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Crystle Dino, a Pinay Chicago native, is guided by her passions in the visual, performance, and healing arts rooted in community and her cultural upbringings.  She reflects her genuine response in the moment to questions of Home, identity, culture, history, and spirituality.  Her art has been a space for her to transform and empower her Self and her community.  Crystle discovers her voice and Pinay aesthetic as she works to connect her Filipinx indio-genius roots and Chicago upbringing.  She unearths herstory and investigates time, place, and relation to understand the concept of freedom and her place and responsibility in this world.  She does this by incorporating elements of the body, participation, and memory and creating movement using repetition in patterns immersed in personal stories, collective experiences, and folklore.  She is a co-founder of the Filipin@ transnational art collective Escolta Street Snatchers Social Club and has had the privilege of traveling to the Philippines with Kaluluwa Kolectivo to re-connect to and understand indigenous spiritual practices in a political and intersectional framework.  She is a Reiki practitioner and embodies her freedom by training in Filipino Martial Arts and dancing.  Crystle is currently a graduate student at the School of the Art Institute Chicago in the Master of Arts in Art Therapy and Counseling program.

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Jennifer Ligaya is a performance composer born and raised in Chicago. A thinker, a healer, and a lifelong performer, Ligaya has an interdisciplinary background including visual art (Gallery 37), vocal performance (Hard Rock Cafe), spoken word (Lit X), dance (Field Museum with Tamboula Ethnic Dance Company), and theater (Pinting Theater Company). This is her second year having the honor of performing at the Chicago Home Theater Festival. Aside from her community work as an occupational therapist and teaching artist with Urban Gateways, she writes and performs original music, sound, and performative works, most recently at the Silver Room, Links Hall, and the Stony Island Arts Bank. Her most current explorations aim to weave mediums and utilize contemporary performance practices to examine the intersections of race, gender, decolonization, indigeneity, activism, and healing.  Ligaya has completed her MA in Interdisciplinary Arts at Columbia College. jenniferligaya.com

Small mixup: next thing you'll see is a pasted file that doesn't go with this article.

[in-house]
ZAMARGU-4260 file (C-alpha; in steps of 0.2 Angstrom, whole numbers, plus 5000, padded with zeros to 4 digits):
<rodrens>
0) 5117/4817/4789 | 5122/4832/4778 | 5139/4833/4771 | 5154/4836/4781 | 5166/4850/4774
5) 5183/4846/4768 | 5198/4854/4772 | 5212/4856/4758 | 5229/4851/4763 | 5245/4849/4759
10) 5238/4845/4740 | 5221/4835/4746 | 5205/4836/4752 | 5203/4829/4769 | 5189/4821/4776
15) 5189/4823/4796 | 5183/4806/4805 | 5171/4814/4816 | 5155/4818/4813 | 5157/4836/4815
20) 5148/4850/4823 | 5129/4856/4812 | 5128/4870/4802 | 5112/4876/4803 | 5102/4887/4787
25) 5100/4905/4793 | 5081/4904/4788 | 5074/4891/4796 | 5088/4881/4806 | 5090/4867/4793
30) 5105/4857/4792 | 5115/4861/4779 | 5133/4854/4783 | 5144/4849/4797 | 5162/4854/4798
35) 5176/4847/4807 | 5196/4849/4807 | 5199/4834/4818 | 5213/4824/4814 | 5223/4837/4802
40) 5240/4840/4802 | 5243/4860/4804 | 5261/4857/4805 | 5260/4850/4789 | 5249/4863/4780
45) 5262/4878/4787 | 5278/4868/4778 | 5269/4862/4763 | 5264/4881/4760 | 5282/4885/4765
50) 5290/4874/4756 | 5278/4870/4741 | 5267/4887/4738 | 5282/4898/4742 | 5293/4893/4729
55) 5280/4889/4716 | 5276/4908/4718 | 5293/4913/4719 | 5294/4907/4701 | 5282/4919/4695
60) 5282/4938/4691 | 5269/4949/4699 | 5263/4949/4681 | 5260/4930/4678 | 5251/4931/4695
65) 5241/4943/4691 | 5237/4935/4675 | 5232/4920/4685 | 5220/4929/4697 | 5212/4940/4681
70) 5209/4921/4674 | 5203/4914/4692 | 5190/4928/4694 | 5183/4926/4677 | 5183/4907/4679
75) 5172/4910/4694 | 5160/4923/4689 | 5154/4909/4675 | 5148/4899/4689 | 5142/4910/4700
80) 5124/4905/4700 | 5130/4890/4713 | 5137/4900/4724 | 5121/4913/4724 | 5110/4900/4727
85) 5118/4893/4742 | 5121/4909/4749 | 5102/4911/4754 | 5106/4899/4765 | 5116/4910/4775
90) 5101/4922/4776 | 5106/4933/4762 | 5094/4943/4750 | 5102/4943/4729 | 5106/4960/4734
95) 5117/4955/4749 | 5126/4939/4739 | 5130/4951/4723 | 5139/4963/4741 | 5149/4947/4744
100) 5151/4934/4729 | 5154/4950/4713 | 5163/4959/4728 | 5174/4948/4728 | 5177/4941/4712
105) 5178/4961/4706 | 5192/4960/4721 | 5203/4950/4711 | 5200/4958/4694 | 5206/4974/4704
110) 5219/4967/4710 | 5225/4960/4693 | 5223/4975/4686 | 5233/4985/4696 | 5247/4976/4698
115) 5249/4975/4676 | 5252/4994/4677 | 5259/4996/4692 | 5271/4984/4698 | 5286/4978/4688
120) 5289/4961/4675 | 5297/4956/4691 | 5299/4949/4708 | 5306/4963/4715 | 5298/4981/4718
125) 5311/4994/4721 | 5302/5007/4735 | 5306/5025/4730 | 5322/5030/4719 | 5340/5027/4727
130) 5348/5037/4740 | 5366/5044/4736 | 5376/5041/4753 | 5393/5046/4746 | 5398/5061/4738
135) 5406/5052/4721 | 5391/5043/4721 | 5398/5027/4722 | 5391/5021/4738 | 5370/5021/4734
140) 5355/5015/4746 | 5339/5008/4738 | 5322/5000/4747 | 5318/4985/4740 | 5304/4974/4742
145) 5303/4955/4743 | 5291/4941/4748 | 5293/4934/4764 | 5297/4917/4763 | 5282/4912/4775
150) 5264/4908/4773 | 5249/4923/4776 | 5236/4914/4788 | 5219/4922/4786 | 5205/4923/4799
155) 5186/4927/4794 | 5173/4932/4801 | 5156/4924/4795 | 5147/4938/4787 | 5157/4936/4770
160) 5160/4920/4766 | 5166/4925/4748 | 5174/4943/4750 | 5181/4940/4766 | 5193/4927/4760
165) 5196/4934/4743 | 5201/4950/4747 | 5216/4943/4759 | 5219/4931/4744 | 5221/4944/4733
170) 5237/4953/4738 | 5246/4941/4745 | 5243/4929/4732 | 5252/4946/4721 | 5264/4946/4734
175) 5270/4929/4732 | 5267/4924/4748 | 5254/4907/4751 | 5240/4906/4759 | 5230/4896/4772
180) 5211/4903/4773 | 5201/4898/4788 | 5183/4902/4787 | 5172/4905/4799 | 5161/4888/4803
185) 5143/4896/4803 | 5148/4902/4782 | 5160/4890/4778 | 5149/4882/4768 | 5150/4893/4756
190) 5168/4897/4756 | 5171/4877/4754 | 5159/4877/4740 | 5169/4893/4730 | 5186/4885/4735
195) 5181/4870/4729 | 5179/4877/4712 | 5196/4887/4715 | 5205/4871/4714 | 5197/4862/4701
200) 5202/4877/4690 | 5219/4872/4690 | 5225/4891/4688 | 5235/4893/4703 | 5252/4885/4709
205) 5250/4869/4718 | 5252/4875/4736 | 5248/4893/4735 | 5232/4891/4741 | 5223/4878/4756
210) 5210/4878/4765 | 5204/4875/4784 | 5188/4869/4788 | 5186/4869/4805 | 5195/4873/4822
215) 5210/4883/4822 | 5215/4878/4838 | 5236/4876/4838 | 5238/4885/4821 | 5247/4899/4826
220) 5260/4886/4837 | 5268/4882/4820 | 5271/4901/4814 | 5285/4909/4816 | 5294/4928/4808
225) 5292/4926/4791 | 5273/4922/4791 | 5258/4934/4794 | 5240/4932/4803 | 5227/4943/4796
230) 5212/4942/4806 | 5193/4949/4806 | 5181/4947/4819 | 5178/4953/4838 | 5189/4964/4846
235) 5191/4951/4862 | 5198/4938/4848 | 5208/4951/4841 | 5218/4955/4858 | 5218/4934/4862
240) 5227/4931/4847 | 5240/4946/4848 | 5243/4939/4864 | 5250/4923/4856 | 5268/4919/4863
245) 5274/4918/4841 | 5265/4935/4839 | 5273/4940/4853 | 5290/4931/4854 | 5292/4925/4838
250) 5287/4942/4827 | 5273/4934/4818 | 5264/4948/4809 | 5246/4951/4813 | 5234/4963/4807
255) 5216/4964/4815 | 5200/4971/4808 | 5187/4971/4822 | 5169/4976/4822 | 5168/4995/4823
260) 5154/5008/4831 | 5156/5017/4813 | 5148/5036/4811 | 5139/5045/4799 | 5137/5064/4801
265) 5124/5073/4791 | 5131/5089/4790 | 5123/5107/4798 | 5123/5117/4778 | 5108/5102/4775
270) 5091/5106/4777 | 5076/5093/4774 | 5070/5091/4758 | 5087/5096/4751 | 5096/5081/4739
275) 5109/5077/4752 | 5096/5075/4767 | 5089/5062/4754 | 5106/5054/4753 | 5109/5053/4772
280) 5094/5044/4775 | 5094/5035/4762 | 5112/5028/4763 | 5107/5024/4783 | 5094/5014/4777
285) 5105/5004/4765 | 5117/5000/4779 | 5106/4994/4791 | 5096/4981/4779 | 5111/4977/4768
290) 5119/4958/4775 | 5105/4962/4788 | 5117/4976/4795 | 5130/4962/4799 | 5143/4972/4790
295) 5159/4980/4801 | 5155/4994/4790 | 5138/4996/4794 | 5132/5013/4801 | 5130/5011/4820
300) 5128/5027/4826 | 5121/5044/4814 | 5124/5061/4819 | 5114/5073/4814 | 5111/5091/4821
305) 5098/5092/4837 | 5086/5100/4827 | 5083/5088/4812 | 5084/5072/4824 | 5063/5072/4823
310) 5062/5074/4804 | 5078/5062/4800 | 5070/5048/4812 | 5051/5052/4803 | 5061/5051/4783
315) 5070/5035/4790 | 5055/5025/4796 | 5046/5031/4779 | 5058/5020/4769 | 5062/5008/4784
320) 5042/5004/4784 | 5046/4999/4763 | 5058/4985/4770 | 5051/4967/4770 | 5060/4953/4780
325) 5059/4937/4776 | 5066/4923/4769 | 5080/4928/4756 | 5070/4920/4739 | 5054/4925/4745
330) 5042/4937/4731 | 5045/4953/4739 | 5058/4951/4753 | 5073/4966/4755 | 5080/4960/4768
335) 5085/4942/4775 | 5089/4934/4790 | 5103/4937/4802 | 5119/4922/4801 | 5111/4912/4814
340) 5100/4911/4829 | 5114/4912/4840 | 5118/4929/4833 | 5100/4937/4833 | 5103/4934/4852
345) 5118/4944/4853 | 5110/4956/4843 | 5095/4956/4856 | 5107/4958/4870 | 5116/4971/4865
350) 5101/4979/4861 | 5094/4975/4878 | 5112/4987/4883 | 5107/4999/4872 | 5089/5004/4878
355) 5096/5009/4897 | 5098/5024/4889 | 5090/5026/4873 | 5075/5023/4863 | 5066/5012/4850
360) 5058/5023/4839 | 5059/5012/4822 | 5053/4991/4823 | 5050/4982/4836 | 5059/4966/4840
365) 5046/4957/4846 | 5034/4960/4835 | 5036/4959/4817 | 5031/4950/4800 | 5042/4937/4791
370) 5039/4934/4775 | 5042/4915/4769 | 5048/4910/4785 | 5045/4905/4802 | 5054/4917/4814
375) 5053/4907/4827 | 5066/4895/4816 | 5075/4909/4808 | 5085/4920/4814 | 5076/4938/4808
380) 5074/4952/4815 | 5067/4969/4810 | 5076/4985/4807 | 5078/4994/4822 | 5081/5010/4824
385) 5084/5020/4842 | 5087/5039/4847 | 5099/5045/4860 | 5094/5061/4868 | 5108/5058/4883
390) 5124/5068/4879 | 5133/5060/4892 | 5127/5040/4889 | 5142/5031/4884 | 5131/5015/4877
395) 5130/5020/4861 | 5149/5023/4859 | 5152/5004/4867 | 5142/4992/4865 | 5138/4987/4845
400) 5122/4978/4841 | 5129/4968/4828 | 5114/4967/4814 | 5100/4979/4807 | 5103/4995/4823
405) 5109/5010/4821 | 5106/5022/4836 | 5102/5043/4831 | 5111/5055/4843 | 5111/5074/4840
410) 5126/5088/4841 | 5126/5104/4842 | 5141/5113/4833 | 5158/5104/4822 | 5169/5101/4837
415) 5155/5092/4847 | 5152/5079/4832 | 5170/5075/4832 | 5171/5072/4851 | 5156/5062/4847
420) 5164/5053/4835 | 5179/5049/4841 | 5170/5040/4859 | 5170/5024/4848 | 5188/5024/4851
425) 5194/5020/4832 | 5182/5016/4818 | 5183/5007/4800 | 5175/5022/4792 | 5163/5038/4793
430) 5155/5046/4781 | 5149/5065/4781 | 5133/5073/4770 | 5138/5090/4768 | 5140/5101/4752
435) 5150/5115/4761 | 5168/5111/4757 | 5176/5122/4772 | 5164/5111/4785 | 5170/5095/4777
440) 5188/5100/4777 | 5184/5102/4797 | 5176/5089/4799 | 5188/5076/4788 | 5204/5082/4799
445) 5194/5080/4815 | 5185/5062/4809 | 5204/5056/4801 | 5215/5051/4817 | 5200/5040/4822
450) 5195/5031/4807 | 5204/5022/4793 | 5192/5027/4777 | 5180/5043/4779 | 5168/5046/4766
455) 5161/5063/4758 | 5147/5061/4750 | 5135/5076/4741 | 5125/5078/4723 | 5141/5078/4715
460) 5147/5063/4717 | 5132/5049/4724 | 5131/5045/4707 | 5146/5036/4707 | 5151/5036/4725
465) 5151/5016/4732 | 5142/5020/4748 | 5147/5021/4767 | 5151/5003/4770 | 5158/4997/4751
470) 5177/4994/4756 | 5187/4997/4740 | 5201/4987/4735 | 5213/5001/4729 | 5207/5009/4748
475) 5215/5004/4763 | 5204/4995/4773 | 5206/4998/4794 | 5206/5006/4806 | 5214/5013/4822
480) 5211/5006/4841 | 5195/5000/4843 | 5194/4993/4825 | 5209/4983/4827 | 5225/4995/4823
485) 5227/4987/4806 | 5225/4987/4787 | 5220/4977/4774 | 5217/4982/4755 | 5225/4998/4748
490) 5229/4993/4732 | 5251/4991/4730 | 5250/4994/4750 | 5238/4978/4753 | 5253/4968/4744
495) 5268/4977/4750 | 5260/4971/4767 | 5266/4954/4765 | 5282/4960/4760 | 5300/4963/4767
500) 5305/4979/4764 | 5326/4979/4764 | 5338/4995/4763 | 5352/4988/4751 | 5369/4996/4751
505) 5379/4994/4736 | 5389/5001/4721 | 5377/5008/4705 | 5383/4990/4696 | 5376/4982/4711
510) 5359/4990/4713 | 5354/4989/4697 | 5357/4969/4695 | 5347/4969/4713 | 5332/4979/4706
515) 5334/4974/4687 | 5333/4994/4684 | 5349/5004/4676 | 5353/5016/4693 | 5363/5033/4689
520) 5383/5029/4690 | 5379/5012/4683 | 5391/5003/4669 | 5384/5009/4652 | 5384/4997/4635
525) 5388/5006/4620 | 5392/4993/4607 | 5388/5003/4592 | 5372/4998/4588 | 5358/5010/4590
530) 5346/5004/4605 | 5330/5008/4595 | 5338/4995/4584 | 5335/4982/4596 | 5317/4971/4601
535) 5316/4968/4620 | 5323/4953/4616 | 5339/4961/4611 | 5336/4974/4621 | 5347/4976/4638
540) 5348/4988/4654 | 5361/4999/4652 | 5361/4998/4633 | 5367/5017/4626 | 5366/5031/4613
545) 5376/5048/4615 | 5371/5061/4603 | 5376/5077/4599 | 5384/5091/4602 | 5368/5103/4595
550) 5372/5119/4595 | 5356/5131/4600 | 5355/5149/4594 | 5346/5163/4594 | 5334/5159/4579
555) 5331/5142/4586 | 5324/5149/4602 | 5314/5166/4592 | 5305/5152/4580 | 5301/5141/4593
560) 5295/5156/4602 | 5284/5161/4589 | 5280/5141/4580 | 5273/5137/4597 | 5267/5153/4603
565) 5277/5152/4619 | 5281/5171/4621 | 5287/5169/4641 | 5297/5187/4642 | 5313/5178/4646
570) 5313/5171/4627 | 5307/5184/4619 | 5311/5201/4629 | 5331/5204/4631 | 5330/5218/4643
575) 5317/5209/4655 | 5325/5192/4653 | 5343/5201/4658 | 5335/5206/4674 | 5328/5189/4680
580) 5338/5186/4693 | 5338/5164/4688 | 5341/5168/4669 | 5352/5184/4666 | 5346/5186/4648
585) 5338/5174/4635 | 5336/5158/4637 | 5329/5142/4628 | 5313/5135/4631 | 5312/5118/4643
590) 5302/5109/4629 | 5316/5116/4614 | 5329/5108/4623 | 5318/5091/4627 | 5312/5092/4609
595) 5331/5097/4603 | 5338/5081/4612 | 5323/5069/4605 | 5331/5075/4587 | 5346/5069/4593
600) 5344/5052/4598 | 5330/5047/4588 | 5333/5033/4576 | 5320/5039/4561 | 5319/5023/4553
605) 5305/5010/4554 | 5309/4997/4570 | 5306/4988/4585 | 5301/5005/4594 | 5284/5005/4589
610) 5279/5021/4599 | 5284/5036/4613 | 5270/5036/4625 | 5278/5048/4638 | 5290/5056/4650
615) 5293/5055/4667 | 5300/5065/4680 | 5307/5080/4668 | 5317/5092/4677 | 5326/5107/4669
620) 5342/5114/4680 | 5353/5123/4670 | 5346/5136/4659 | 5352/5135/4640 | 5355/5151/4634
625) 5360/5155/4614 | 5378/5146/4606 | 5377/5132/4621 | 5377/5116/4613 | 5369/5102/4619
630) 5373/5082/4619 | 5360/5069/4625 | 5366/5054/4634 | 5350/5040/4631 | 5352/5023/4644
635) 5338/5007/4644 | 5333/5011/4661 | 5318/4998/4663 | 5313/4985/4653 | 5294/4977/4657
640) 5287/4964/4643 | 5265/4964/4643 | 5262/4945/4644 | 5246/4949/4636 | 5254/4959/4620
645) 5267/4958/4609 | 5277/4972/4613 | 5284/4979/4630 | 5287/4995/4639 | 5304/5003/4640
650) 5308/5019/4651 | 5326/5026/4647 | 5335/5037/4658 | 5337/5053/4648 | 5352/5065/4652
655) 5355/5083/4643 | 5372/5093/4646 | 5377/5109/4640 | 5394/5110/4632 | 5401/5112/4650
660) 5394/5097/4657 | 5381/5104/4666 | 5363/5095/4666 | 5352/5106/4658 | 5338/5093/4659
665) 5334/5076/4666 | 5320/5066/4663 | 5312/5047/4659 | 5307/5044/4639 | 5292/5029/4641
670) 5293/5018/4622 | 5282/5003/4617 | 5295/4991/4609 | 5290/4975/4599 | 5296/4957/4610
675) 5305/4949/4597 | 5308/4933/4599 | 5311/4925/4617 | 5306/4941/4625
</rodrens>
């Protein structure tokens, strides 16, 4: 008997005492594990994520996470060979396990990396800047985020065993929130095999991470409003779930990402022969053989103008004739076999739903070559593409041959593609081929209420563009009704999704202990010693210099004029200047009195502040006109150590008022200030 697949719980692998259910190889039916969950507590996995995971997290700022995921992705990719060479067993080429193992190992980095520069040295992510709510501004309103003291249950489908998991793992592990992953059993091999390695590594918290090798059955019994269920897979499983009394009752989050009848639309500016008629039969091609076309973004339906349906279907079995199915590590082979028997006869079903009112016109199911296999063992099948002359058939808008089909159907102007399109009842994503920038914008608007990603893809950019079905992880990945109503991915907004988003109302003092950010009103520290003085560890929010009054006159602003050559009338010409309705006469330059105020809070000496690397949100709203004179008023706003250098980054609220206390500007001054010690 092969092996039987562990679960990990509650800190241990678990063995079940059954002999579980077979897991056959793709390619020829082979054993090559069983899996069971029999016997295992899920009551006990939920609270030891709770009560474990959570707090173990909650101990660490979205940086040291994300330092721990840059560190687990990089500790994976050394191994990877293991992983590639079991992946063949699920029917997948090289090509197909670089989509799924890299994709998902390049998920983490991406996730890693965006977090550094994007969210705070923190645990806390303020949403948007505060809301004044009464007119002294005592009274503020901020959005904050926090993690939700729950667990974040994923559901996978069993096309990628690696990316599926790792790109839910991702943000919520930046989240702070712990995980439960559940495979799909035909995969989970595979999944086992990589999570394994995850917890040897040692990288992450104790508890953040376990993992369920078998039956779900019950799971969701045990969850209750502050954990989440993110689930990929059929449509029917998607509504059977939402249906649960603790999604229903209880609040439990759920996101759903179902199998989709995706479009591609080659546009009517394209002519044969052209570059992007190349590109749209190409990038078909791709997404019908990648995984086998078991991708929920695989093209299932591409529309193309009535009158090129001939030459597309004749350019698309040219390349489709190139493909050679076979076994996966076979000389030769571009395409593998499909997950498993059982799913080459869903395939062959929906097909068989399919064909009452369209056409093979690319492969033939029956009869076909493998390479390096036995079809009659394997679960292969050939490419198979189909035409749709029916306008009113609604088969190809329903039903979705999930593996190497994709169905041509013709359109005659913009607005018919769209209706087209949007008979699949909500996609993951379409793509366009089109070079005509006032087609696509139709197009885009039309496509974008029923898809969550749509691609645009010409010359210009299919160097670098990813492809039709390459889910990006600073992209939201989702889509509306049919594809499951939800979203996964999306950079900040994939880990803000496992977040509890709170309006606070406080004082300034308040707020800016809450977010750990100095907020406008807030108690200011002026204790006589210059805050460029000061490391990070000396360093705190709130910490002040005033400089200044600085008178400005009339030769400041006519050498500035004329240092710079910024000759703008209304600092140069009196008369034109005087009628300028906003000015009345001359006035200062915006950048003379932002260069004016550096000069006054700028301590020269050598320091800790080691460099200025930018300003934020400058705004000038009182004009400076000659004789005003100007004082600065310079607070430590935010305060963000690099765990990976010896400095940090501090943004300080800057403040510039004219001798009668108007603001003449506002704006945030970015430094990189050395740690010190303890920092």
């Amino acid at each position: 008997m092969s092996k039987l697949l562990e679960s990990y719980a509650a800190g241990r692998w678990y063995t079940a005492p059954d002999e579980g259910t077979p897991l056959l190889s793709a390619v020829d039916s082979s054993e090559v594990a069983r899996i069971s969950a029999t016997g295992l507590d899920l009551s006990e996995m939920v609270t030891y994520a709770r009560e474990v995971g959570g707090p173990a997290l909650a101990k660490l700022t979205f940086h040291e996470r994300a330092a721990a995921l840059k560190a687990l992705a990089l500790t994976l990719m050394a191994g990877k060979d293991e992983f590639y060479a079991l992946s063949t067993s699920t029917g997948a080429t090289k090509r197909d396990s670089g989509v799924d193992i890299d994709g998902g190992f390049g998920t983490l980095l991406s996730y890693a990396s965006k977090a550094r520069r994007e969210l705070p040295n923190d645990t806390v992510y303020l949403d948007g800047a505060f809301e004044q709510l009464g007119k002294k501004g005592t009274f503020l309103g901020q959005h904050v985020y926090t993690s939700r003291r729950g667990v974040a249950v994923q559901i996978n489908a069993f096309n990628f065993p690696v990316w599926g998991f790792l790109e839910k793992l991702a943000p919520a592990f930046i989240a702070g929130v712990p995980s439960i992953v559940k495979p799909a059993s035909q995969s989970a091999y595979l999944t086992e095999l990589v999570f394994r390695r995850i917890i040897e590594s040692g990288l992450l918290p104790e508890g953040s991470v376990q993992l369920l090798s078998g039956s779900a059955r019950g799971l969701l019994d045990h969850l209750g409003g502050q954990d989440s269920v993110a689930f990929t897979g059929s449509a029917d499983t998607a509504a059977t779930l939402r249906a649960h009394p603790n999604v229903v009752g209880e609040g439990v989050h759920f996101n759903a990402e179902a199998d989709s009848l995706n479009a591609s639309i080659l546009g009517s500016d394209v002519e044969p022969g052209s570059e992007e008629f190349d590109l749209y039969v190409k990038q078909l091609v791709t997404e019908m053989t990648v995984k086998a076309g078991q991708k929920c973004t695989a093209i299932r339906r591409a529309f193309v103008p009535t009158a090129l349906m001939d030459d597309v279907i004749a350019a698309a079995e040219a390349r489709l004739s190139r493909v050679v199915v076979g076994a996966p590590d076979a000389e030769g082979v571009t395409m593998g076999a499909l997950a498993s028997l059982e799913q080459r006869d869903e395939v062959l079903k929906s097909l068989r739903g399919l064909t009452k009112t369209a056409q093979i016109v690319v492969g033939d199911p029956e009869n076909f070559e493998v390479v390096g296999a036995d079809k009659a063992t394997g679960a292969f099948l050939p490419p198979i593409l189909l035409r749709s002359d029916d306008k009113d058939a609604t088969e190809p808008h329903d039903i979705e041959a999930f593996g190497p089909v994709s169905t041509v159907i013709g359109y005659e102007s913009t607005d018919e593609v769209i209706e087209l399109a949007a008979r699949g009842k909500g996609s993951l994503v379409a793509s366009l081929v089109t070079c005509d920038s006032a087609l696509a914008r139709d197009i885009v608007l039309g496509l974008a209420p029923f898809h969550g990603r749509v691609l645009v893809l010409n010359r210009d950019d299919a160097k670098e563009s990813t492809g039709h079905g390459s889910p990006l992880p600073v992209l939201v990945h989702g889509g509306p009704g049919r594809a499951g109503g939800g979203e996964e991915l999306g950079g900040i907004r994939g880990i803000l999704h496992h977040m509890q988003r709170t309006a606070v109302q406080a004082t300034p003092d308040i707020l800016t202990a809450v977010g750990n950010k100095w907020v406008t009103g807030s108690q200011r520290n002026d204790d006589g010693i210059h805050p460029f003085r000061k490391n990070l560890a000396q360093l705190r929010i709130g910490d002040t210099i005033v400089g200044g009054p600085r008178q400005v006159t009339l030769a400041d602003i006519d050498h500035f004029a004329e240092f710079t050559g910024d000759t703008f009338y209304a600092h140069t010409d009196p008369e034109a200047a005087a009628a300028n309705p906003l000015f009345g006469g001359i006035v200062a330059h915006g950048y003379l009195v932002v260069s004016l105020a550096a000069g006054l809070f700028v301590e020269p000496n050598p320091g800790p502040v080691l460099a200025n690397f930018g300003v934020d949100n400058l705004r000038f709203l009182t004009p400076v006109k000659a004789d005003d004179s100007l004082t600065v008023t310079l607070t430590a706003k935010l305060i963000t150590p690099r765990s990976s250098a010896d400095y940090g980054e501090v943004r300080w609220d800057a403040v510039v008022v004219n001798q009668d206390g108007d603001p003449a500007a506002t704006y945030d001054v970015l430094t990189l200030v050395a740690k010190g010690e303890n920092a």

Patricia Nguyen is an artist, educator, and scholar born and raised in Chicago, Illinois. As a child of refugees, her performance work is grounded in her family’s stories to critically engage with issues of forced migration, notions of freedom, inherited war trauma, state violence, memory, and healing. Patricia is co-founder and executive director of Axis Lab, a community centered art, food, and design studio based in Uptown, Chicago that focuses on equitable development for the Southeast Asian community. In her practice as a performance artist, she works creating durational performances and devised theater pieces that bring together oral histories of Vietnamese/American refugees through poetry and labor intensive movements while working with a juxtaposition between natural and fabricated materials (such as water, soil, fish sauce, fabric, and plastics). Her work in installation art seeks to play with the tactile and sensorial affects of audience witnessing and participation. She has performed at the Nha San Collective in Vietnam, Mission Cultural Center in San Francisco, Jane Addams Hull House, Oberlin College, Northwestern University, University of Massachusetts Boston, Links Hall, Prague Quadrennial, Museum of Contemporary Art Chicago, and the Museum of Memory and Human Rights in Chile. She has facilitated trainings and workshops with The Fulbright Program, U.S. Embassy in Vietnam, Jane Addams Hull House, Social Workers Association in Vietnam, and Asian Human Services on issues ranging from mental health, youth empowerment, and language access. Patricia is also a Ph.D. candidate in Performance Studies at Northwestern University and a Paul and Daisy Soros Fellow for New Americans.

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Originally from Mexico City, Ivan Resendiz began his study of classical guitar at the age of sixteen at the Escuela Superior de Música (ESM) del Instituto Nacional de Bellas Artes (INBA) in Mexico City under the instruction of teacher Alejandro Mendez. Ivan Resendiz has performed in Mexico, Peru, Bolivia, Venezuela, Colombia, Italy, France, Austria, Germany, and in many cities throughout the United States in events such as competitions, university courses and concerts. Ivan has been a finalist in thirteen international competitions, receiving Top Prizes since 2008. Ivan was also chosen to represent Mexico as one of the ten international finalists in the World Guitar Competition in April of 2012 in Serbia. Since 2011, Ivan Resendiz has directed and organized the Latin American Guitar Festival in Chicago where he currently lives.